Thick fog, drizzle, cold. My instinct was to retreat further down into my sleeping bag. Instead, we warmed up with a quick coffee and set off down the mountain in the hope of a hot breakfast at Grameni Oxia. As we got lower, the fog cleared a little, with autumnal views of rusty bracken slopes, woodland and pasture. The road builders were almost the only traffic.
We stopped to talk to a shepherd. “You slept out alone? Don’t you know there’s bears and wolves in the mountains?” He carried on to extract all the key details about us in a quick five minute interrogation: Alan’s age (he was obviously looking it!), how many children we had and what work we did. In exchange, he told us that he had two hundred and fifty sheep and thirty cows, and employed two Albanians to look after them. Down in the plains, he also had a vineyard, producing five hundred kilos of wine a year, for family use. It was clear from his pot belly that he didn’t do too much hiking over the mountains himself any more. He was bemused when we declined his offer of a lift into the village.
The cafe in Grameni Oxia was warm and snug. For the first time during the walk, the wood burning stove in the centre of the room was lit, and the chill of the night left our bones, helped by a strong coffee and Greek salad.
The rest of the way was on tarred road, but nature was fighting back. Brambles and old man’s beard spread out from the ditches, softening the edges, and in places, the surface had subsided and green shoots were pushing their way through the cracks. Chestnut trees lined the road, their spiky husks and gleaming nuts carpeting the ground below. We stopped briefly at the Monastery of St John the Baptist, where there was a memorial to Athanasios Diakos, a hero of the War of Independence, but it was too cold to linger.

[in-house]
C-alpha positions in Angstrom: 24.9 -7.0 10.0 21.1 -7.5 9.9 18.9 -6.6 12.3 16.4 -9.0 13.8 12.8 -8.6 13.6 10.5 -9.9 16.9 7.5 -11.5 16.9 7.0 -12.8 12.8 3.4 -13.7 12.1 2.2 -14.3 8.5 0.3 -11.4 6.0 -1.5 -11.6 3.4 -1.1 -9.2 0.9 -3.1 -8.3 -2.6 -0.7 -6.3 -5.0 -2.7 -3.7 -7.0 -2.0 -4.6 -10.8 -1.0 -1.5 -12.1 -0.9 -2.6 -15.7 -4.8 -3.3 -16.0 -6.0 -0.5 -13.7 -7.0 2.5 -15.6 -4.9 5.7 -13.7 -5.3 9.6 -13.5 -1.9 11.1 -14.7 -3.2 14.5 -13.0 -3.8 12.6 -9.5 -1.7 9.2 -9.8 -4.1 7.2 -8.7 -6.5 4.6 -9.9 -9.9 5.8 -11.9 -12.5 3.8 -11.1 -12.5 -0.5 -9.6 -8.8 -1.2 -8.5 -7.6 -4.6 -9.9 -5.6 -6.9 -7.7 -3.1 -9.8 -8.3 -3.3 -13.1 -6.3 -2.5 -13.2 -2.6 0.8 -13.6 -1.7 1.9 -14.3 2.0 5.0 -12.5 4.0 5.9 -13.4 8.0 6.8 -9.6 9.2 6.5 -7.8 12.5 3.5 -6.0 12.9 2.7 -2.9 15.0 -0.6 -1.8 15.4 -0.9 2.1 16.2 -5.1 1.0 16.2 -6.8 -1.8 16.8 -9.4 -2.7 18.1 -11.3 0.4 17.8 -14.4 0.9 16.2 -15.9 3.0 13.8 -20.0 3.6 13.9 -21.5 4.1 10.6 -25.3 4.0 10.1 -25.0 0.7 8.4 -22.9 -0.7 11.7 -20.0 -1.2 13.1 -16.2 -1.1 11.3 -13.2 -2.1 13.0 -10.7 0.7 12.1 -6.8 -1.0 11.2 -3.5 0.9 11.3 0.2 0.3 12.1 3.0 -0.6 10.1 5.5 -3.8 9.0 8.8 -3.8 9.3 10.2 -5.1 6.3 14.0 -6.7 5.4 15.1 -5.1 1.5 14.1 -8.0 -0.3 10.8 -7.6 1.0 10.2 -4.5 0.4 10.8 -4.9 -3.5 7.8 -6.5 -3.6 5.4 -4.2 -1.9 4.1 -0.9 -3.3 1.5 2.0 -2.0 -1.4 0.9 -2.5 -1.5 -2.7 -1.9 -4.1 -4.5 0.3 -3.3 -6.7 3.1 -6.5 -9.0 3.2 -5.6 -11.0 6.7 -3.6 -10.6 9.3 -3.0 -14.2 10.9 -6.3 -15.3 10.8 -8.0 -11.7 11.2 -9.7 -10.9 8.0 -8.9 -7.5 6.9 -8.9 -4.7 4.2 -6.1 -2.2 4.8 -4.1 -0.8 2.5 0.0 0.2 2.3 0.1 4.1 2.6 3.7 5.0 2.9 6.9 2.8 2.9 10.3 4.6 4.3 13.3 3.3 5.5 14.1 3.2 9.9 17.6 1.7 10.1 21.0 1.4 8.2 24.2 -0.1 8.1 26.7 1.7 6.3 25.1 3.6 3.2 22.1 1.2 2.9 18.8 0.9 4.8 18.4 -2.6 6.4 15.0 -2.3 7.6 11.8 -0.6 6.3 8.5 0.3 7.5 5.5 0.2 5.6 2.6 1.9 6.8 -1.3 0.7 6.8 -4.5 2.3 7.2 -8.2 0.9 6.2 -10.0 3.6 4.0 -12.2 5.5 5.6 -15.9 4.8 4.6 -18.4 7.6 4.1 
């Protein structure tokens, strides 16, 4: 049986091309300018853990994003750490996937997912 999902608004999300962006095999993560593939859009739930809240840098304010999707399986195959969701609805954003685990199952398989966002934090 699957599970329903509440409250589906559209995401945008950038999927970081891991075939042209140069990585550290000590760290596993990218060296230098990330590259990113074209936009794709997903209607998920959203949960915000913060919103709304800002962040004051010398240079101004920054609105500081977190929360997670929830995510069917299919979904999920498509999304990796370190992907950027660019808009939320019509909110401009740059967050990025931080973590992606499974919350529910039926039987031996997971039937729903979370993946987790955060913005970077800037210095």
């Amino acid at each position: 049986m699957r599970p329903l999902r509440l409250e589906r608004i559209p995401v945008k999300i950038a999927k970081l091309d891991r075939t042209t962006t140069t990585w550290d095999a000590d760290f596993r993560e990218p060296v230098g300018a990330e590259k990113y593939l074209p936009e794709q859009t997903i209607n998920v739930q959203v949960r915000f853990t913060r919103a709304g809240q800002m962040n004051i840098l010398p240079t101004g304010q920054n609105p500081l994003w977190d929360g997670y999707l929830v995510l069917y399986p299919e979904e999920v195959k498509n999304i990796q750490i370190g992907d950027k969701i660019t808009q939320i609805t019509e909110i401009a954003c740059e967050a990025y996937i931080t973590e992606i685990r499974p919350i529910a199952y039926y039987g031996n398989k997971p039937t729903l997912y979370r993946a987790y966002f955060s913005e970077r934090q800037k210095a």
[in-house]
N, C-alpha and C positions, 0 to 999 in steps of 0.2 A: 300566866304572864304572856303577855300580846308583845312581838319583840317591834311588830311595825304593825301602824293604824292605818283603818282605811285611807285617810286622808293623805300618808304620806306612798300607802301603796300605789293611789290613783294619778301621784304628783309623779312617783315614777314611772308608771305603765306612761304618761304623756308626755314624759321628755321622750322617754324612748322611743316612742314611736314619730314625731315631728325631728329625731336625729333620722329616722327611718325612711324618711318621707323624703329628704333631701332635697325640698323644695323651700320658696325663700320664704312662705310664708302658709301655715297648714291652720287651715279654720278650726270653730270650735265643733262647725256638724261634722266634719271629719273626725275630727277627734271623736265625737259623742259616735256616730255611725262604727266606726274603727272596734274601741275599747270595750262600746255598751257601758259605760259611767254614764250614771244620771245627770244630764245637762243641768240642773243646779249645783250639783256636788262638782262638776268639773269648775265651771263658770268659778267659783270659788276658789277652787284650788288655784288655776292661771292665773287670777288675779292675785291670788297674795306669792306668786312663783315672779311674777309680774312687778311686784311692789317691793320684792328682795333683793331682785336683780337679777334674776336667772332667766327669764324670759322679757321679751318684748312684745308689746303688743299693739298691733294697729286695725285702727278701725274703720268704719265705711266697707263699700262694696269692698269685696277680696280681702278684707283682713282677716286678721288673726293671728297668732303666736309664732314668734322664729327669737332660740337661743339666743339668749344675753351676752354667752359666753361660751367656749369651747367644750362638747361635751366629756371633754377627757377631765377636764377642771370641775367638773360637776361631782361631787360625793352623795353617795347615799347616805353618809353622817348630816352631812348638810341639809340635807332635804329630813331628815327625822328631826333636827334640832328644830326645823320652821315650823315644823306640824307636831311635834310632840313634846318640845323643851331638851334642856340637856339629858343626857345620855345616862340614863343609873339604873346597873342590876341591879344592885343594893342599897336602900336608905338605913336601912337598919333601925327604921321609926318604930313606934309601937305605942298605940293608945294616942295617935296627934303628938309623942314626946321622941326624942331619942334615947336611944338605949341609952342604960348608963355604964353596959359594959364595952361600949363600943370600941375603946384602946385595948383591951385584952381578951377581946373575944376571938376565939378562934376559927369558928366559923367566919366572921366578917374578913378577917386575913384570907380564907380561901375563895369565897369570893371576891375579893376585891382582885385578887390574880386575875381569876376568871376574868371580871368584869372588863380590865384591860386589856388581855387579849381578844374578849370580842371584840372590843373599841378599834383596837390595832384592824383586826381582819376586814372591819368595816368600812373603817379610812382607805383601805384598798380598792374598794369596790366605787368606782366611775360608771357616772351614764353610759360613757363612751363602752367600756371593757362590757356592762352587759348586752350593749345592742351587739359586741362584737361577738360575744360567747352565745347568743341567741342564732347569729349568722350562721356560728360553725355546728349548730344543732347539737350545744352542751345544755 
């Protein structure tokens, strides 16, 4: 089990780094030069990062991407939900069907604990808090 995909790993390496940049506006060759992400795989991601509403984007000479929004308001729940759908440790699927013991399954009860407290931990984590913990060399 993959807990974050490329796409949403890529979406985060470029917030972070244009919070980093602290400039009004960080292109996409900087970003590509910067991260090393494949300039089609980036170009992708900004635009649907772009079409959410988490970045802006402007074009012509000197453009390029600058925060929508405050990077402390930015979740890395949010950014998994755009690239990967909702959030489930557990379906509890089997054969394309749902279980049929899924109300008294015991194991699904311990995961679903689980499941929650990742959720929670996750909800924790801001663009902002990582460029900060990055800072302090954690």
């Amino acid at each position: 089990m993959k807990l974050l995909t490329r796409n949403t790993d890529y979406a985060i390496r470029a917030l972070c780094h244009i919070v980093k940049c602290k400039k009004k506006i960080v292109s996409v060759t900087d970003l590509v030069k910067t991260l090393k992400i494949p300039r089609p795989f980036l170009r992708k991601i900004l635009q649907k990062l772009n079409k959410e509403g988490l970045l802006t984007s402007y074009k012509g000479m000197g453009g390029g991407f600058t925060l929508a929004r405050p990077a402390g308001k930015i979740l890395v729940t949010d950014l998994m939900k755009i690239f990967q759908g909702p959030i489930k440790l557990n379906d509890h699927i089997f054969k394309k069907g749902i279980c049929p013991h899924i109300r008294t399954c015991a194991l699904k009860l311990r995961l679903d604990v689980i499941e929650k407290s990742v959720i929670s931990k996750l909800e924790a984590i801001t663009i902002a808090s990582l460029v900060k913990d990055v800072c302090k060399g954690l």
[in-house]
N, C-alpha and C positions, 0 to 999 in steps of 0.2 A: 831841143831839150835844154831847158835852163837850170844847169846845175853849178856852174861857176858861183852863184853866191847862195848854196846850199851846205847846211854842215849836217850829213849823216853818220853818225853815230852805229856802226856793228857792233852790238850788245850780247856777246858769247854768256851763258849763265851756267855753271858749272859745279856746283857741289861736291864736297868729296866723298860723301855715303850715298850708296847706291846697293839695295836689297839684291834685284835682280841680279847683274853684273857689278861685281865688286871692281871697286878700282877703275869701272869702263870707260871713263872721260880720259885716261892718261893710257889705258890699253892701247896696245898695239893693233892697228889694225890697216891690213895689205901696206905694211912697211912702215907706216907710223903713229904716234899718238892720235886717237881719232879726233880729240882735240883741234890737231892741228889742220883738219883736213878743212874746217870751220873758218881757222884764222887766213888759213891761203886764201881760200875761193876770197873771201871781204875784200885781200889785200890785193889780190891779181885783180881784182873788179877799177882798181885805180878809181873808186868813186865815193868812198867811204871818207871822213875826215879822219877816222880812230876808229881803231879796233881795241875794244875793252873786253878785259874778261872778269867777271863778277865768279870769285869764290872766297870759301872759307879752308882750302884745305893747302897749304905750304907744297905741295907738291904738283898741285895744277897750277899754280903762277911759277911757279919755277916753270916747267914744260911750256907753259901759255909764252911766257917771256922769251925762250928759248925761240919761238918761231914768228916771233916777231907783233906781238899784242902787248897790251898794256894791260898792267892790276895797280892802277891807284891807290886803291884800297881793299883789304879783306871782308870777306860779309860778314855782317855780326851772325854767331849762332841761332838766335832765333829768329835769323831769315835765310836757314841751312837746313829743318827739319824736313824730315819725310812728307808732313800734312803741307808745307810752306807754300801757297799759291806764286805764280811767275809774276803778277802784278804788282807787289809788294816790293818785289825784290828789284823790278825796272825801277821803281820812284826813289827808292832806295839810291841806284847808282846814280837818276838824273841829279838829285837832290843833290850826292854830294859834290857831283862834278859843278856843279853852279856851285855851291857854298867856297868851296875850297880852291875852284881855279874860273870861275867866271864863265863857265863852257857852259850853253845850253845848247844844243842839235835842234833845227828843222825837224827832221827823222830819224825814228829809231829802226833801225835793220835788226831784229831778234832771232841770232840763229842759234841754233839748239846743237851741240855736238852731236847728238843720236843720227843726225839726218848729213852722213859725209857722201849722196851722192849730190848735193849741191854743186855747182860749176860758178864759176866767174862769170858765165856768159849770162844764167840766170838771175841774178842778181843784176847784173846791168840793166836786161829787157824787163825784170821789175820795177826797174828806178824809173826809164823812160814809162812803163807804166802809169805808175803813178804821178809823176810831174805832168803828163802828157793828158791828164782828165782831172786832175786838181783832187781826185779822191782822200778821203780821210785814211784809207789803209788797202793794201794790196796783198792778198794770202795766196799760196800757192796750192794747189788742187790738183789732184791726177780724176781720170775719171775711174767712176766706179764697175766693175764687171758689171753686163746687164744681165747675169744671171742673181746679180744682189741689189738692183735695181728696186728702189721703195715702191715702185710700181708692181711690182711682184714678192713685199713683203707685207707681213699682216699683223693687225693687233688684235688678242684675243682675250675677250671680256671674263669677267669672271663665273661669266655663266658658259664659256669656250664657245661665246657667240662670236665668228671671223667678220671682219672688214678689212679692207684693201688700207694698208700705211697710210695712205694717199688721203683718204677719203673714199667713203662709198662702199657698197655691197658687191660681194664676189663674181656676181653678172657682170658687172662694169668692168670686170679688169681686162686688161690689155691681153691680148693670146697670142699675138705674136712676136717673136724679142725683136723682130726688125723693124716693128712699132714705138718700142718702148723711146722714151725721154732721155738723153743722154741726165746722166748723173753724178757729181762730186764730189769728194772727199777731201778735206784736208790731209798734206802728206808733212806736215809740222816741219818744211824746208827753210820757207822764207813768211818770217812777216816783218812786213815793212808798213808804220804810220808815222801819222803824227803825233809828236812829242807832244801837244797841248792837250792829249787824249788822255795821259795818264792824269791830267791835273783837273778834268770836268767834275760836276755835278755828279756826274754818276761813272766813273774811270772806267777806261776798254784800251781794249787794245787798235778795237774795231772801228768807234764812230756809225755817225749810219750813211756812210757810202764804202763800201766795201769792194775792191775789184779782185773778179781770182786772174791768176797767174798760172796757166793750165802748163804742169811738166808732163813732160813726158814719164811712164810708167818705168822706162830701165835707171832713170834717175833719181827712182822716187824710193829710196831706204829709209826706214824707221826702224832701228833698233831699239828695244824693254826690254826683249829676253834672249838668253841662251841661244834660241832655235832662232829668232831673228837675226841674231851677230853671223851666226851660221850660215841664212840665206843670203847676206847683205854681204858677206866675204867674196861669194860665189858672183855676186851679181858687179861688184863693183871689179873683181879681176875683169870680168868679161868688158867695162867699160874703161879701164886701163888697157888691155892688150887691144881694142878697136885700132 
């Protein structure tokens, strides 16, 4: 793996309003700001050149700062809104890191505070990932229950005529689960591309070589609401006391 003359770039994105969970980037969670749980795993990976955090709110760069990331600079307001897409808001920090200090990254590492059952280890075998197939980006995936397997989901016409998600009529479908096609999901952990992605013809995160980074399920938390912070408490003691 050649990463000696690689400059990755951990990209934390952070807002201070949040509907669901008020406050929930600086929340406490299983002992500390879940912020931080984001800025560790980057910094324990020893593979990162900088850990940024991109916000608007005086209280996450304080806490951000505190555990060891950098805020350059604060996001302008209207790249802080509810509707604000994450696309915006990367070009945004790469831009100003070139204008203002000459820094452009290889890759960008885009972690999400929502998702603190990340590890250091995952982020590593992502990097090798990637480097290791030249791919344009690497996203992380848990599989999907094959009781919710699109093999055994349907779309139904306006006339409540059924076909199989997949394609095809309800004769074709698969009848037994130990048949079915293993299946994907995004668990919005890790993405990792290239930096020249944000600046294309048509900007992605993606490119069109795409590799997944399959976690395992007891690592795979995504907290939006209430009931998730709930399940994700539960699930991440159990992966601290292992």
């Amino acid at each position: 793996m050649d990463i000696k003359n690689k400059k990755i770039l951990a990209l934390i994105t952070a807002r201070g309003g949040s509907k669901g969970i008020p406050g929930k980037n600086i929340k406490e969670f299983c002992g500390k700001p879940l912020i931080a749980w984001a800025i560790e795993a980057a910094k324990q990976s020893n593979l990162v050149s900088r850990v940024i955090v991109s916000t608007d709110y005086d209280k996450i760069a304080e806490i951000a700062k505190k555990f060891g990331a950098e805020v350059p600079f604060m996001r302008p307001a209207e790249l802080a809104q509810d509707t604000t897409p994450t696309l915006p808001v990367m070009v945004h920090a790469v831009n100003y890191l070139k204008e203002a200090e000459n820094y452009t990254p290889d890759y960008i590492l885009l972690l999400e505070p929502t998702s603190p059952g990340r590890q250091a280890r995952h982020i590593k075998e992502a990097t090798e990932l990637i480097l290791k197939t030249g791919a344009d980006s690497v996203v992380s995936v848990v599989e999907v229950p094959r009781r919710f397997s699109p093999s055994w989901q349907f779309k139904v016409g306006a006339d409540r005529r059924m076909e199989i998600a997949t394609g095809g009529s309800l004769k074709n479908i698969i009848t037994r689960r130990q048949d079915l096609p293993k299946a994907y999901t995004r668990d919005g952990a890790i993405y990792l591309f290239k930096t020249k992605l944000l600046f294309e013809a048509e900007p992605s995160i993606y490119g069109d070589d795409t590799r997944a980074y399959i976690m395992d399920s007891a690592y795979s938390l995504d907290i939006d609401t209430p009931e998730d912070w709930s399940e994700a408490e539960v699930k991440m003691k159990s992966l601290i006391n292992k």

It was still cold and grey when we reached Artotina, a sprawling village with three cafes in the central square. There were rooms for rent, too, although it was one of the most basic places we’d seen: dark, with a single light bulb, and not even a chair. On request, the landlady found us an electric heater. The forecast was for more rain, so we were thinking of staying two nights, but it was not a welcoming spot. The cafe was better, buzzing with people playing cards, watching TV and chatting, while children ran in and out. And there was chickpea soup, a nice change from grilled meat.
The route: By now, the road will almost certainly be tarred all the way from the Saradena refuge turning to Artotina. Our route rejoined the E4 at Grameni Oxia, which was fairly well waymarked, with a footpath alternative from Grameni Oxia down to the bridge. Easy walking, little traffic. Water at Grameni Oxia and the Monastery. Kilometres: 20. Ascent: 452m Descent: 1041m. Maps: Anavasi 2.3. Giona, Iti, Vardhousia.
Facilities: Cafe at Grameni Oxia. Cafes and rooms at Artotina.